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Alpha cyclodextrin


Cyclodextrins are crystalline non-reducing cyclic glucose oligosaccharides.


'La sustance desséchée est très avide d'eau'

'the dried material is very hungry for water'  M. A. Villiers, 1891 a 


Cyclodextrins result from the cyclomaltodextrin glucanotransferase (E.C.; CGTase) catalyzed degradation of starch. Using Bacillus sp. strain 38-2, there is about a 90% yield from amylose. Cyclodextrins form soluble inclusion compounds with relatively hydrophobic molecules that fit into their hydrophobic cavities, displacing the weakly bound water present. Their structures [918], history [3983], and use in the food industry [1576] have been reviewed. There are three common cyclodextrins, with six, seven, or eight D-glucopyranosyl residues (α-, β-, and γ-cyclodextrin respectively), linked in rings by α-1,4 glycosidic bonds.






Individual cyclodextrins can be preferentially synthesized using different enzyme sources. They are separated and purified by aqueous recrystallization followed by chromatography. The structures are chiral, with their glucose residues having the  4C1 (chair) conformation (see left).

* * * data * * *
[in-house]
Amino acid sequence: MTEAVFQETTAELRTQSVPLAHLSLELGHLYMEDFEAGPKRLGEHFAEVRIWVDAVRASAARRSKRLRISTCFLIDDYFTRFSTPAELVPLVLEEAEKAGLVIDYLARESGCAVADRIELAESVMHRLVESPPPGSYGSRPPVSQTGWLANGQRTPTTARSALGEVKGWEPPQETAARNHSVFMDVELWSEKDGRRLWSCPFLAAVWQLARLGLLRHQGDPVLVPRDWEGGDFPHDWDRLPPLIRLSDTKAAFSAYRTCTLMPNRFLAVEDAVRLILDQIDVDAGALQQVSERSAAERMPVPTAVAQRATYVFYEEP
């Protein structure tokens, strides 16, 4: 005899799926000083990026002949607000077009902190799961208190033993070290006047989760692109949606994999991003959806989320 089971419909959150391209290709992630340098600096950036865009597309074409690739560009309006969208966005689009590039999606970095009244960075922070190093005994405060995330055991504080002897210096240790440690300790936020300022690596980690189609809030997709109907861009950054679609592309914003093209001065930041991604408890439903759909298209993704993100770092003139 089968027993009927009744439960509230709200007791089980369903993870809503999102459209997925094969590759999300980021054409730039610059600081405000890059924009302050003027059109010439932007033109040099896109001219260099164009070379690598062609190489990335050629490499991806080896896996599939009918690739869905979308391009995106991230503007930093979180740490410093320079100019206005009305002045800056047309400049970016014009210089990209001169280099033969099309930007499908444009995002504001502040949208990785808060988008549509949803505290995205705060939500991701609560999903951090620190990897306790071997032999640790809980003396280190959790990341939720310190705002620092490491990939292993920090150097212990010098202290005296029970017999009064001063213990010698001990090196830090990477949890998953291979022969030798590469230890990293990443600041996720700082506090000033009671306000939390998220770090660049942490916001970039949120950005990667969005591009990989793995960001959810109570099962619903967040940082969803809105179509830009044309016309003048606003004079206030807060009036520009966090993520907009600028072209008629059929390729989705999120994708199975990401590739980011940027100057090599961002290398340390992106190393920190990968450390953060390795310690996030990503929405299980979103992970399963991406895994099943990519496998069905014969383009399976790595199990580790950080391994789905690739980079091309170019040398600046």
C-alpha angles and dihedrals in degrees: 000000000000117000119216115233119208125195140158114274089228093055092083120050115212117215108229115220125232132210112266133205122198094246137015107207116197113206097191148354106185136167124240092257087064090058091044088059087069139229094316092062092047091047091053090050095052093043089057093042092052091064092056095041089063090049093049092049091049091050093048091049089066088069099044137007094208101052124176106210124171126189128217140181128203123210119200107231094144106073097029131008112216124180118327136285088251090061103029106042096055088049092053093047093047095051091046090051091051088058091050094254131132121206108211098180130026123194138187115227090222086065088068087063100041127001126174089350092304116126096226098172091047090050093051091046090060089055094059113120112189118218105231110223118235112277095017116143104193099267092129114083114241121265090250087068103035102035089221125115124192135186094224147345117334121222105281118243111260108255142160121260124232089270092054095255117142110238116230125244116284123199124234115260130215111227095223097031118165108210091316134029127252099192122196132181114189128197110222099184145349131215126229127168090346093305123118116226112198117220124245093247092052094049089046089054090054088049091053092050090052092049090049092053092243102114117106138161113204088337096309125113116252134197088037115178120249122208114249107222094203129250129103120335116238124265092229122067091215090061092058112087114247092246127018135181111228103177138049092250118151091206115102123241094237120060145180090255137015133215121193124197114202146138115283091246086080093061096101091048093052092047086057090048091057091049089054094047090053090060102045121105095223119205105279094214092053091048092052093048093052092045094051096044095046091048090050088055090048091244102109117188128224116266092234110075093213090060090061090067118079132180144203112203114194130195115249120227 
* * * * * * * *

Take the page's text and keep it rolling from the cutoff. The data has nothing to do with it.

All three cyclodextrins have similar structures (that is, bond lengths and orientations) apart from the structural necessities of accommodating the different number of glucose residues. They present bottomless bowl-shaped (truncated cone) molecules, with inner cavities resembling slightly conical hourglasses because of the inward protrusion of the glycosidic oxygens [4131]. They are stiffened by hydrogen bonding between the 3-OH and 2-OH groups around the wider outer rim (see right). The hydrogen bond strengths are α-cyclodextrin < β-cyclodextrin < γ-cyclodextrin.


The flexible 6-OH hydroxyl groups are also capable of forming linking hydrogen bonds around the narrower bottom rim. However, these are destabilized by dipolar effects, readily dissociate in aqueous solution, and are not typically found in cyclodextrin crystals. The hydrogen bonding is all 3-OH (donor) and 2-OH (acceptor) in α-cyclodextrin but flips between this and all 3-OH (acceptor) and 2-OH (donor) in β- and γ-cyclodextrins [918].


Cyclodextrin's hollow conical shape


cyclodextrin shape


The cavities have different diameters dependent on the number of glucose units (empty diameters between anomeric oxygen atoms given in the diagram below). The side rim depth (shown below in the diagrams) is the same for all three (at about 0.7 nm). The distances (and structures) stated are not precise or fixed, and depend on the methods used in the modeling. They may vary experimentally according to the molecules entrapped, any derivatization, the properties of the solvating solution, and the temperature.


Comparison of alpha-, beta- and gamma-cyclodextrins

      alpha-, beta and gamma-cyclodextrin


Properties of alpha-, beta- and gamma-cyclodextrin
Outer diameter,